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Analyst Calls For Stronger UN Mandate In DRC - 2004-06-23

UN officials say the Congolese government has deployed nearly 20 thousand soldiers to Congo?s eastern border with Rwanda, sparking fears of renewed conflict. Congolese officials accuse Rwanda of backing dissident forces in eastern Congo. Rwanda denies the charge and says the Congolese government is preparing to invade. Rwanda was a leading combatant in the Congo?s five-year war, which ended last year.

The UN Security Council has warned Rwanda, Uganda and Burundi not to support armed groups operating in the DRC. In a statement yesterday, the council condemned "in the strongest terms" any outside involvement in the volatile region of eastern Congo. The United Nations has troops in eastern Congo as part of a peace mission. They operate under what?s called a Chapter Six mandate, which restricts the use of force.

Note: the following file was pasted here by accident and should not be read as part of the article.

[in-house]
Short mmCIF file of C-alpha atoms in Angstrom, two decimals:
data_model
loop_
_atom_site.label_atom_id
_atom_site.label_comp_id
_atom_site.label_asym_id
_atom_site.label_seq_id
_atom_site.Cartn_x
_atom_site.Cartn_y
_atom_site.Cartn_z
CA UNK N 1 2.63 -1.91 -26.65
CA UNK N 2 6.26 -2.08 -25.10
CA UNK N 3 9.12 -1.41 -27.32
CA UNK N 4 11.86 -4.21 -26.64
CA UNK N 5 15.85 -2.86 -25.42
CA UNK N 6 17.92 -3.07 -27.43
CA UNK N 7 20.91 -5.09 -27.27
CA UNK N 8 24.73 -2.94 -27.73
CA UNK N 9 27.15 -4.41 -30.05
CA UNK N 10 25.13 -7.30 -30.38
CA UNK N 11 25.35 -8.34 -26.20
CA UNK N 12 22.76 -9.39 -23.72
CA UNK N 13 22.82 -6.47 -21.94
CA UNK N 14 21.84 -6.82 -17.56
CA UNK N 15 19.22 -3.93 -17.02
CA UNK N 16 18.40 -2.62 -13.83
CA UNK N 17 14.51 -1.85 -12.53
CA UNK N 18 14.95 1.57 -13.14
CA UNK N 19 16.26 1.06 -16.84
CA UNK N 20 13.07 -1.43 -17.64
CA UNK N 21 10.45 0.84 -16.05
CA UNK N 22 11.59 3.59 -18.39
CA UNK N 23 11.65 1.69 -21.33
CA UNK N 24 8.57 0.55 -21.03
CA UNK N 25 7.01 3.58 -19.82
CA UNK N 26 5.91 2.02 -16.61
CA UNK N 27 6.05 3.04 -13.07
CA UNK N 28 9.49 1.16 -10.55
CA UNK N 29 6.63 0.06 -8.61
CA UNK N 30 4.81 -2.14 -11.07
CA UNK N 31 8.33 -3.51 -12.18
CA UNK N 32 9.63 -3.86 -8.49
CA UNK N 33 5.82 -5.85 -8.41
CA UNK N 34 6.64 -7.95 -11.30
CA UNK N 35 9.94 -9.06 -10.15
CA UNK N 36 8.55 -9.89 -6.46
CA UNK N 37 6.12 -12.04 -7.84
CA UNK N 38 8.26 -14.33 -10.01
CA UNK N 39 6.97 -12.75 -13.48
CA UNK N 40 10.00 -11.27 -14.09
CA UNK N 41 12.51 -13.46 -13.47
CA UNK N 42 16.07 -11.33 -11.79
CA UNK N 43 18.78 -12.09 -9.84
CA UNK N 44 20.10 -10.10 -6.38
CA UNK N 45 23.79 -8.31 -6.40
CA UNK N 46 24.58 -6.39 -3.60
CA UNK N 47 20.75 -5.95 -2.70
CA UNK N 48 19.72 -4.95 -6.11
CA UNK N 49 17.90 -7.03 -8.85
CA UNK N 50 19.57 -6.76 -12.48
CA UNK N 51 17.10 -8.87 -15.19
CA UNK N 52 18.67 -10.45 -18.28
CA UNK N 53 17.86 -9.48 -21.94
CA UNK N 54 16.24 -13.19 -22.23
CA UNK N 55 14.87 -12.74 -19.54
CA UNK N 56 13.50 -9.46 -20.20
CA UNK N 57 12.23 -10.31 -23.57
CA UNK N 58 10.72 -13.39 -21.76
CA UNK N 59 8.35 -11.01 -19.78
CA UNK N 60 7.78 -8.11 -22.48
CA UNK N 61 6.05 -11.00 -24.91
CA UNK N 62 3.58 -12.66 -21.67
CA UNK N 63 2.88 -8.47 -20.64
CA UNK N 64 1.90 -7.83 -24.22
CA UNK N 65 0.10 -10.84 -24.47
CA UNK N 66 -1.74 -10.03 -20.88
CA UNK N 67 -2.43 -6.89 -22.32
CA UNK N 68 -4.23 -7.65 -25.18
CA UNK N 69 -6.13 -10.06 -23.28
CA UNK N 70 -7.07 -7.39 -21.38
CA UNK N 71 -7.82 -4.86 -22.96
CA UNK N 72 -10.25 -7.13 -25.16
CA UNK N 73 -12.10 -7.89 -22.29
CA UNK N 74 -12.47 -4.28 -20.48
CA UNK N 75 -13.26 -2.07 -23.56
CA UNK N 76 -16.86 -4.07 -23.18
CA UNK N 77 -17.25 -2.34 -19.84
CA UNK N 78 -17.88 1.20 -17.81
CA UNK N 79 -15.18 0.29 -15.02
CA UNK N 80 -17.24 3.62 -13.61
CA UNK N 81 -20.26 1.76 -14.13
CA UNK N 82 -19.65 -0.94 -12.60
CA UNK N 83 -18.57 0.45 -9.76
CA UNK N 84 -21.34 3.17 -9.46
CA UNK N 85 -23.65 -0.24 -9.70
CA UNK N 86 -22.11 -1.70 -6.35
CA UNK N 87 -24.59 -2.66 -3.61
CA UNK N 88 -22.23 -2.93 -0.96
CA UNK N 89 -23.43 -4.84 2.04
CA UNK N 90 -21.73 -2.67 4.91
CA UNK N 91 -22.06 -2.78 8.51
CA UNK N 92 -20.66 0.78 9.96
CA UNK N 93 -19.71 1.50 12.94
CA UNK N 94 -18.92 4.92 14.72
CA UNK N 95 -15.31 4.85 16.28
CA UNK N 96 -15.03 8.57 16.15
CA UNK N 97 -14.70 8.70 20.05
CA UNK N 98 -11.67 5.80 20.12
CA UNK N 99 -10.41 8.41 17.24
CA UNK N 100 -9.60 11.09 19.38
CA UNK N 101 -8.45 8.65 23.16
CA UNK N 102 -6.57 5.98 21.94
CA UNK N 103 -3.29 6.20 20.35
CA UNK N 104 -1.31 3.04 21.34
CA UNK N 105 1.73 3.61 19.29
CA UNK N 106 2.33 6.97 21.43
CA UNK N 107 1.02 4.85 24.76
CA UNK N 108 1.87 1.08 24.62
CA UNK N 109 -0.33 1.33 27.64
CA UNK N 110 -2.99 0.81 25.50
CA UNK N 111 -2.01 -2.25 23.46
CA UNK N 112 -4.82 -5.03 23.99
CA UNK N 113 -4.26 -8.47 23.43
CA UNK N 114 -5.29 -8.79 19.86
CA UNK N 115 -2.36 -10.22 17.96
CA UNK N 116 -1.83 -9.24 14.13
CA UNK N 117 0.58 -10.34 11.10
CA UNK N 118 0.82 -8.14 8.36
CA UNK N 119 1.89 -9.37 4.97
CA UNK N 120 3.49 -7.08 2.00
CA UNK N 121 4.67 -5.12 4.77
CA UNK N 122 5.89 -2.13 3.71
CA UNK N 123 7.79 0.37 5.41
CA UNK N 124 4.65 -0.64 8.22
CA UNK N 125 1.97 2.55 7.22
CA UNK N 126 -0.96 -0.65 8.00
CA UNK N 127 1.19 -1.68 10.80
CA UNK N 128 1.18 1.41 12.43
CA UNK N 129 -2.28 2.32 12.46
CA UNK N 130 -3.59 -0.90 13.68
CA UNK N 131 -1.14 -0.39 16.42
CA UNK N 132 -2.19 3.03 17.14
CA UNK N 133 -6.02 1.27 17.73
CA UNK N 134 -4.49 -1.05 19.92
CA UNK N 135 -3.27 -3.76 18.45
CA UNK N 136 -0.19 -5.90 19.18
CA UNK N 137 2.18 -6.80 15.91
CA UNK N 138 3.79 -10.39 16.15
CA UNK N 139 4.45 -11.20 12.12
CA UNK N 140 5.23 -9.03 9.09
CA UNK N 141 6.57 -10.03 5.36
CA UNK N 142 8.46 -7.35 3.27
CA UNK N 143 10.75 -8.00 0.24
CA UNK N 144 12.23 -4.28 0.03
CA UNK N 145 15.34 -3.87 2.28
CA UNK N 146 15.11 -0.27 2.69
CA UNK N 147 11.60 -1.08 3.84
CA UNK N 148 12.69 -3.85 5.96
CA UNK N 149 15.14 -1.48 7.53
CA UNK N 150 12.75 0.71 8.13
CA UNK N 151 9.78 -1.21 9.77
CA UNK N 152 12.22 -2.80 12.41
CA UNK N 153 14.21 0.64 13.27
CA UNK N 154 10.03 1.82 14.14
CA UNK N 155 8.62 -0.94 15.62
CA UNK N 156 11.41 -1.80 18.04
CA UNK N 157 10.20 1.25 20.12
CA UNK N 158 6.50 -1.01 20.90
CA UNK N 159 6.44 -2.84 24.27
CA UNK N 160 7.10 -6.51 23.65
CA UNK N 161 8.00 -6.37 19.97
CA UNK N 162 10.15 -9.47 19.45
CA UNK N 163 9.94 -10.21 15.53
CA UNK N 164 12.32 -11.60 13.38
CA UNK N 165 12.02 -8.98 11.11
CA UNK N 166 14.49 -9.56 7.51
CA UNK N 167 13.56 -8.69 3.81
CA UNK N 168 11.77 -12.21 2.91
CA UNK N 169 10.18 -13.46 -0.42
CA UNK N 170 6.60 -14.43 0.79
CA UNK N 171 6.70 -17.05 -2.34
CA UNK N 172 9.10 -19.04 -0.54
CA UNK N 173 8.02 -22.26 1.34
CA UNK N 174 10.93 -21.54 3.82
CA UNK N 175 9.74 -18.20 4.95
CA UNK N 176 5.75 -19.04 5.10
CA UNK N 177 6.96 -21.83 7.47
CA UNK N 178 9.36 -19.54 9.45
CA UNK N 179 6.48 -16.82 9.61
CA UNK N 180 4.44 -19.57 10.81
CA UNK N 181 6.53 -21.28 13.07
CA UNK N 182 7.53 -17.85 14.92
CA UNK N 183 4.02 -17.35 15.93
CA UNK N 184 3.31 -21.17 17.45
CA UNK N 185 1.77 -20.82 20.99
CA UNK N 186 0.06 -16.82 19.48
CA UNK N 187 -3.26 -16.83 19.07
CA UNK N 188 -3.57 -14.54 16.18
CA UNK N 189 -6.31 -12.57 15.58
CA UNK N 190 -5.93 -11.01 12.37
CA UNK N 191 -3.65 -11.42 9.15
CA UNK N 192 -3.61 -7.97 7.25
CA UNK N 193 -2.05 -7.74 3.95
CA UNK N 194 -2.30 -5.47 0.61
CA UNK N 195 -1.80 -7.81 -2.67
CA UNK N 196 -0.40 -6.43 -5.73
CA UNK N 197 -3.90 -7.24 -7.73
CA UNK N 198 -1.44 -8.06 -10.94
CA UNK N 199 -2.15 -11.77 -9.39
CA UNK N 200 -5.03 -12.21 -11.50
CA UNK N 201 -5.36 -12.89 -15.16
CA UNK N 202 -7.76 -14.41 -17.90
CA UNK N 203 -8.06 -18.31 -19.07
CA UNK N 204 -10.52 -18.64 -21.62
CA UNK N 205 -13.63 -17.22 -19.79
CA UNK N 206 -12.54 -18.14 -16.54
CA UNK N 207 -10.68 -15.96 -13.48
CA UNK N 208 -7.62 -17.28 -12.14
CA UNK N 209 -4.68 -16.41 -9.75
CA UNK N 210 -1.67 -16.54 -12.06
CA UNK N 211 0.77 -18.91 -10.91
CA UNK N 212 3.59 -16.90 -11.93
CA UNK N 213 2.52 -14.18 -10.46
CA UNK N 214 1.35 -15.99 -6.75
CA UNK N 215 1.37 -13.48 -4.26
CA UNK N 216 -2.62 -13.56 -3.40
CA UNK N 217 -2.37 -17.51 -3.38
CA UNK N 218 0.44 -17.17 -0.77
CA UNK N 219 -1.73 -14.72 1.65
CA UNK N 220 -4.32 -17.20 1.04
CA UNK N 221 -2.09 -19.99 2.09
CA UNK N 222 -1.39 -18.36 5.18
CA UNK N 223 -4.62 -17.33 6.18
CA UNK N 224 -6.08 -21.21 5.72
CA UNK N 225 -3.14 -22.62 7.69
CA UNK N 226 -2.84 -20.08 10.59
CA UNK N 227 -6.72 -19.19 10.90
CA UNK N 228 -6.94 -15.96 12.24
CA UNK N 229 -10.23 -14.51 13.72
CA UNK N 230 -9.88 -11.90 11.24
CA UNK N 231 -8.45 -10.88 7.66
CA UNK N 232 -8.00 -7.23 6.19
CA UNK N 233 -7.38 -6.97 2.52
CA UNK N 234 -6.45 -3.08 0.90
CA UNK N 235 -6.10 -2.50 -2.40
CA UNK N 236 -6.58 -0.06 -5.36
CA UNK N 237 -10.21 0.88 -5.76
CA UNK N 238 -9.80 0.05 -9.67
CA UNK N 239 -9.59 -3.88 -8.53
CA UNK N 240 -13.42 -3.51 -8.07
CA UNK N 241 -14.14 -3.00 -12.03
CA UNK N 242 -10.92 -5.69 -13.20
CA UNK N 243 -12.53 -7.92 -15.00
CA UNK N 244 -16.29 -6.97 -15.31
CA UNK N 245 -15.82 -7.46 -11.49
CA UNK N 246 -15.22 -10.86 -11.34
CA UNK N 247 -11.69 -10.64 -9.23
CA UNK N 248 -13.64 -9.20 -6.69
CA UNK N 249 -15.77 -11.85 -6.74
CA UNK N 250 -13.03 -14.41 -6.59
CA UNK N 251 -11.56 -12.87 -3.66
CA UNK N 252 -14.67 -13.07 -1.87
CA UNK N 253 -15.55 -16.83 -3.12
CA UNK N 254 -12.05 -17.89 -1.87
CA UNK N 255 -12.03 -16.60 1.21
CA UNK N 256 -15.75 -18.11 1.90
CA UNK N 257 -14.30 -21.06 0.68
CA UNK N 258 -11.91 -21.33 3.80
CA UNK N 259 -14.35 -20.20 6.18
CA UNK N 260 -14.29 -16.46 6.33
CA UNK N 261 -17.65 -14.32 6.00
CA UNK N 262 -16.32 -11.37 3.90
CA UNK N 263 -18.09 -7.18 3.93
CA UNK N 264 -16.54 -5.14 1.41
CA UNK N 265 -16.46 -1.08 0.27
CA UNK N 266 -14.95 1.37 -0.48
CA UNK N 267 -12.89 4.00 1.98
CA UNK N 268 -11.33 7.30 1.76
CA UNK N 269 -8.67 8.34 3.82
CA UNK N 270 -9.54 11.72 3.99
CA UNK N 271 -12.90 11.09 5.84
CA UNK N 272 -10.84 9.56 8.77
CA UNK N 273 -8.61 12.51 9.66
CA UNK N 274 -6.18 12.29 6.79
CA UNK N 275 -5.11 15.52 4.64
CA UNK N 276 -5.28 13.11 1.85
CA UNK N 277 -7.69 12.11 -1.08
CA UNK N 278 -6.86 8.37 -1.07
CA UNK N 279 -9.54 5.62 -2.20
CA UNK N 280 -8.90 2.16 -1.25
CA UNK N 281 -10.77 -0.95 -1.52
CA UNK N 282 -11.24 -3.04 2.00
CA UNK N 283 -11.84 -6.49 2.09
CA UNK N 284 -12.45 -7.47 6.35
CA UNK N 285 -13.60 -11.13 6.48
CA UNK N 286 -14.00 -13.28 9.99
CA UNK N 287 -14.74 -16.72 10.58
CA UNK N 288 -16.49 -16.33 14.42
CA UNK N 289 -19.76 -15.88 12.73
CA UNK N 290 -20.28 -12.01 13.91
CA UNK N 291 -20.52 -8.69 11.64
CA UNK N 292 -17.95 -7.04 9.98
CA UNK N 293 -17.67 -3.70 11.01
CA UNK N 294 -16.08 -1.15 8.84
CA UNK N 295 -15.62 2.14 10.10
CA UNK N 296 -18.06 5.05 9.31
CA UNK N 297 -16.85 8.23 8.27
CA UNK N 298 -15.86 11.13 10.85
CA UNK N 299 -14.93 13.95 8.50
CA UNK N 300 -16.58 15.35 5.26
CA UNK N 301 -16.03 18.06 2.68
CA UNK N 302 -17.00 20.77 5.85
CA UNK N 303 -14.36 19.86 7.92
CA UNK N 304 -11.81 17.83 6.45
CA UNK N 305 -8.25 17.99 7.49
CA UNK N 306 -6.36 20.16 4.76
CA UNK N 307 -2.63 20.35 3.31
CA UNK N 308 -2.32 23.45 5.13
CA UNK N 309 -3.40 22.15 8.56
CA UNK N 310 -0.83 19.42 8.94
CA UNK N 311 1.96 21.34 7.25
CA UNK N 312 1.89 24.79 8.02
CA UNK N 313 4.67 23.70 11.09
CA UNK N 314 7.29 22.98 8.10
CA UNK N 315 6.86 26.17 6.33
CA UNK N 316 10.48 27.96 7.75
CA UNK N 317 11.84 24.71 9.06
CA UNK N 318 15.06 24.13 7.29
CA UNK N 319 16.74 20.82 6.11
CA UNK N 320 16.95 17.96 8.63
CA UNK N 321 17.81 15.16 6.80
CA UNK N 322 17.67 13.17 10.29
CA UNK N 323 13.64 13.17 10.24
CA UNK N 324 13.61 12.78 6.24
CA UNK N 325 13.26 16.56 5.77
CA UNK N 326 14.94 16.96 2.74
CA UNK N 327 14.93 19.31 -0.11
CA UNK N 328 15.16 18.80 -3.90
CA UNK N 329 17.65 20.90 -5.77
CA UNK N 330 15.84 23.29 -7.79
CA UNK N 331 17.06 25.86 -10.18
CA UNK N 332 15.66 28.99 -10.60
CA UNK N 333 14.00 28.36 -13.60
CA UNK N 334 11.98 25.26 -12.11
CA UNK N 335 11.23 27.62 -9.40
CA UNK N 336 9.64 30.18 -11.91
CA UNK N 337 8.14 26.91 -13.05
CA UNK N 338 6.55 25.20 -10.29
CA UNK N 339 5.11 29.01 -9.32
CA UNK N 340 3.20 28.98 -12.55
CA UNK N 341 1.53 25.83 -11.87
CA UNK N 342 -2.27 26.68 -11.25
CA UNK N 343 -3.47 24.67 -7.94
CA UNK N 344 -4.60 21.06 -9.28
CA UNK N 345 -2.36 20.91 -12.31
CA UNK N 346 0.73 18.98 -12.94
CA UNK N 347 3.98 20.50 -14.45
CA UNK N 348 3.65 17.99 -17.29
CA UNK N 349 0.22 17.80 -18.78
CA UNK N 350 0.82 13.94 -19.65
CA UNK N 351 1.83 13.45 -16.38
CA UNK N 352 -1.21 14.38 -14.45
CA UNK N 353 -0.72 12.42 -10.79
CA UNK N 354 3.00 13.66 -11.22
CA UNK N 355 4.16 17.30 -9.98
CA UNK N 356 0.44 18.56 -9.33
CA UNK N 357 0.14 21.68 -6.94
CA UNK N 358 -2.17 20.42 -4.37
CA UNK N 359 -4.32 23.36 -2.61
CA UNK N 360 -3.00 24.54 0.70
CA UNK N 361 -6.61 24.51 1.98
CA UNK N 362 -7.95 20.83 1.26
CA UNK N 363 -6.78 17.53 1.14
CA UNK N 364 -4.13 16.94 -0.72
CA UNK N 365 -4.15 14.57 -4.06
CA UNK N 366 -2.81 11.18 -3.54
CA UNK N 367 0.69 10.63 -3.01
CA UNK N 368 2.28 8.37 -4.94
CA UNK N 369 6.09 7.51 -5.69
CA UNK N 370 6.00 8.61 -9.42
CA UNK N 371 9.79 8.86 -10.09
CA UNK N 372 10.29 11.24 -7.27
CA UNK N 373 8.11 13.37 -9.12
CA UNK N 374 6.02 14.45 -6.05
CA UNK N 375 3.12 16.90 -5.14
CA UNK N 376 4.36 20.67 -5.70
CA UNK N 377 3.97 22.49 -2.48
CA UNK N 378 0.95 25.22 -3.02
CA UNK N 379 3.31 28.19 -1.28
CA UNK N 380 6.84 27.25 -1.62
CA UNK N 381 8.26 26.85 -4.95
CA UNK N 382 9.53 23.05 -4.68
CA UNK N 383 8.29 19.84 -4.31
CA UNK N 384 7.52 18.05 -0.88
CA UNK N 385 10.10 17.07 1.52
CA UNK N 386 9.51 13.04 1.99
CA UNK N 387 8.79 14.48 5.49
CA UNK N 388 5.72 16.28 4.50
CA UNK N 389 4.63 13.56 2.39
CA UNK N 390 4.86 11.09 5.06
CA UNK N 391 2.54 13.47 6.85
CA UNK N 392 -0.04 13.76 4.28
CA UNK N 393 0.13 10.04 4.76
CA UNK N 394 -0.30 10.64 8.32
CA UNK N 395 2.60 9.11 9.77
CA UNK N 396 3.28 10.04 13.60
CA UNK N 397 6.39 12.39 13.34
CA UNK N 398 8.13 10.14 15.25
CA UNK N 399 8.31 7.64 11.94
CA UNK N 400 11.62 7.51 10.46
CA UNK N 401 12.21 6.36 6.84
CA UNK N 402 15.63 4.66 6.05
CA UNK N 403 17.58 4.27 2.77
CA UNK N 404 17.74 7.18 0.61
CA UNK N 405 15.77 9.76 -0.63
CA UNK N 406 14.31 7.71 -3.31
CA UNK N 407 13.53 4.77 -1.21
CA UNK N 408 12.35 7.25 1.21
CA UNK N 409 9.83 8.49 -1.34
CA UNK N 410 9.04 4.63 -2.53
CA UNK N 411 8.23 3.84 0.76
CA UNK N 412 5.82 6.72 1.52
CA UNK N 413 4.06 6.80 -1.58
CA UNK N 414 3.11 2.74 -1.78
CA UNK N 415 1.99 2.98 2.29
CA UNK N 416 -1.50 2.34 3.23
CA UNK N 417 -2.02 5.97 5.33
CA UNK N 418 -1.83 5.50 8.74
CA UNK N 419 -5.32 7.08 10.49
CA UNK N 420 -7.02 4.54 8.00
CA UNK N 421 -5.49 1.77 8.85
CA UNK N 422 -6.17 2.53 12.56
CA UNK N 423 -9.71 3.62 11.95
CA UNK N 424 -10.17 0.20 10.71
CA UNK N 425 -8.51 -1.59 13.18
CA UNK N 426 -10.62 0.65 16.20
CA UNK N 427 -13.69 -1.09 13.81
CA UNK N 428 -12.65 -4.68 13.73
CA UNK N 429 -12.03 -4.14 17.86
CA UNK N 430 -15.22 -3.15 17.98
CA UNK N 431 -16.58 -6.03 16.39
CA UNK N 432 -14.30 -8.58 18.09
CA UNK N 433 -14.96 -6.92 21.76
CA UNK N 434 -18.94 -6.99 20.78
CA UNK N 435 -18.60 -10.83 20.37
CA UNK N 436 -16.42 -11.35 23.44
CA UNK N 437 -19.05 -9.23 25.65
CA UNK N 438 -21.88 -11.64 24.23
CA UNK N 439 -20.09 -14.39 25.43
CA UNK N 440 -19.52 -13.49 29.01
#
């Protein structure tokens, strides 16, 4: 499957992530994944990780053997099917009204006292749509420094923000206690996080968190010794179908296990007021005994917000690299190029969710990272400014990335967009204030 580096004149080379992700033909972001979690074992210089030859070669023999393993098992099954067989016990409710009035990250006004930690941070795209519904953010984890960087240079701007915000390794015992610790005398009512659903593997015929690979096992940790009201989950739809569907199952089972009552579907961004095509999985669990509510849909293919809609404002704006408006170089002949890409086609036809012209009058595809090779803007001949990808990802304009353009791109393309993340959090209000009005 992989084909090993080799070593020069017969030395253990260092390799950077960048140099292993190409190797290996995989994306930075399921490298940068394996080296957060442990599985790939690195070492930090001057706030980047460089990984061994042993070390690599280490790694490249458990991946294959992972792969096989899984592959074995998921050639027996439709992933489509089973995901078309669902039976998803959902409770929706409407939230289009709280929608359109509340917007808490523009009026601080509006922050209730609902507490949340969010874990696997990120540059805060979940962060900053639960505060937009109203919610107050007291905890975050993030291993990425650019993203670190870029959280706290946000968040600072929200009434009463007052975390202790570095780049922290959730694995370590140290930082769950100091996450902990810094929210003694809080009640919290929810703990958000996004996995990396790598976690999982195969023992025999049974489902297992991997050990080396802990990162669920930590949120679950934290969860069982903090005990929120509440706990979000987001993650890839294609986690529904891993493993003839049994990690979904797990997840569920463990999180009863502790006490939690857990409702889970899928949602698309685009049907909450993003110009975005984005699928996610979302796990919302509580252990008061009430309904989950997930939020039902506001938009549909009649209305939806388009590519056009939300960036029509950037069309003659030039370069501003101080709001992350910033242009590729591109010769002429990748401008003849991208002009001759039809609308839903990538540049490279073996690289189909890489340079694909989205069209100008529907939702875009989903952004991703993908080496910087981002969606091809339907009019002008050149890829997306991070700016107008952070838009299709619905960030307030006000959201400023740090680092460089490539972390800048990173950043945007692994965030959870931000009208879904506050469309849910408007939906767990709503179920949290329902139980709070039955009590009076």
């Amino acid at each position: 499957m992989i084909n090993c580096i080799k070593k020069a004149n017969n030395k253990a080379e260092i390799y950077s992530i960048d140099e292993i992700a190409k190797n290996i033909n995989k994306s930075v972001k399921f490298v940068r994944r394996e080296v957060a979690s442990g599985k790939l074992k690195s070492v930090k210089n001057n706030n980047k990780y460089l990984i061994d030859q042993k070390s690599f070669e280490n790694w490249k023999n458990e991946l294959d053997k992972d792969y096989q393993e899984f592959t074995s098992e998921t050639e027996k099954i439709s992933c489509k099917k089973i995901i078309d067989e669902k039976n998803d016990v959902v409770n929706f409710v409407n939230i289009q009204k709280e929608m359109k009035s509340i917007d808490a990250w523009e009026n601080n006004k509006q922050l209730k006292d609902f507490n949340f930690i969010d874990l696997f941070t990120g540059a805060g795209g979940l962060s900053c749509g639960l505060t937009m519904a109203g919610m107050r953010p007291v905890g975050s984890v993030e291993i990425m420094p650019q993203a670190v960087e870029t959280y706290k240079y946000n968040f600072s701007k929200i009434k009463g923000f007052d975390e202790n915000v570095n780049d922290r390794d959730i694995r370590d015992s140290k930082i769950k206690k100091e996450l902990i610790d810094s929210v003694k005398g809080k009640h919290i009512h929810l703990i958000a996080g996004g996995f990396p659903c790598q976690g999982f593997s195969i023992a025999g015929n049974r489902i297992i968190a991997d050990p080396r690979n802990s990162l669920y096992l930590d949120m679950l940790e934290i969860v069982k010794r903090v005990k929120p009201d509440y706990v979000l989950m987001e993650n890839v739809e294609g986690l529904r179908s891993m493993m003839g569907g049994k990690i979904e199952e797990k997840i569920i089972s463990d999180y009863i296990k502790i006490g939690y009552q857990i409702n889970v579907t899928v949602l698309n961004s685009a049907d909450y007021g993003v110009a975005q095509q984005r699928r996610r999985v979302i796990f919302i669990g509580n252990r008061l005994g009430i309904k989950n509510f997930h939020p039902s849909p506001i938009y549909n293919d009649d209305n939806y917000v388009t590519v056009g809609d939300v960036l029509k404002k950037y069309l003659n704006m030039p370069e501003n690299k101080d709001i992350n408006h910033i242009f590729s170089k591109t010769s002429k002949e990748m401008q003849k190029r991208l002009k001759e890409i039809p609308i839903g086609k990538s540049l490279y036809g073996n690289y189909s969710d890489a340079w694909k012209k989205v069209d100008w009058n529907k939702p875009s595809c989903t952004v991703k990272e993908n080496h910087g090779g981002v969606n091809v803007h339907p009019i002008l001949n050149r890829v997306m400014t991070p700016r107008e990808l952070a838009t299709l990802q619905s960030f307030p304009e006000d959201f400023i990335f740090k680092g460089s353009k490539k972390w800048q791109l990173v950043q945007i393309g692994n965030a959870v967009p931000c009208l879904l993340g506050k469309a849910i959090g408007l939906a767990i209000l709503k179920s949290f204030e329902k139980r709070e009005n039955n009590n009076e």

Some are arguing for a stronger mandate, under Chapter Seven, which would allow a greater use of force. Meanwhile, the US deputy assistant secretary of state for African affairs, Donald Yamamoto, and his British counterpart, Chris Mullin, are in Kinshasa trying to defuse rising tensions.

A South African analyst says he does not think the tensions will grow into renewed war, but he does say UN troops in the region should be strengthened. Dr. Norman Mlambo of the Pretoria-based think tank the Africa Institute of South Africa also says the troops should be given a Chapter 7 mandate, which allows them to use force to defend themselves and to keep order.

English to Africa reporter William Eagle spoke with Dr. Mlambo, the chief research specialist in the Peace and Governance Program of the Africa Institute of South Africa.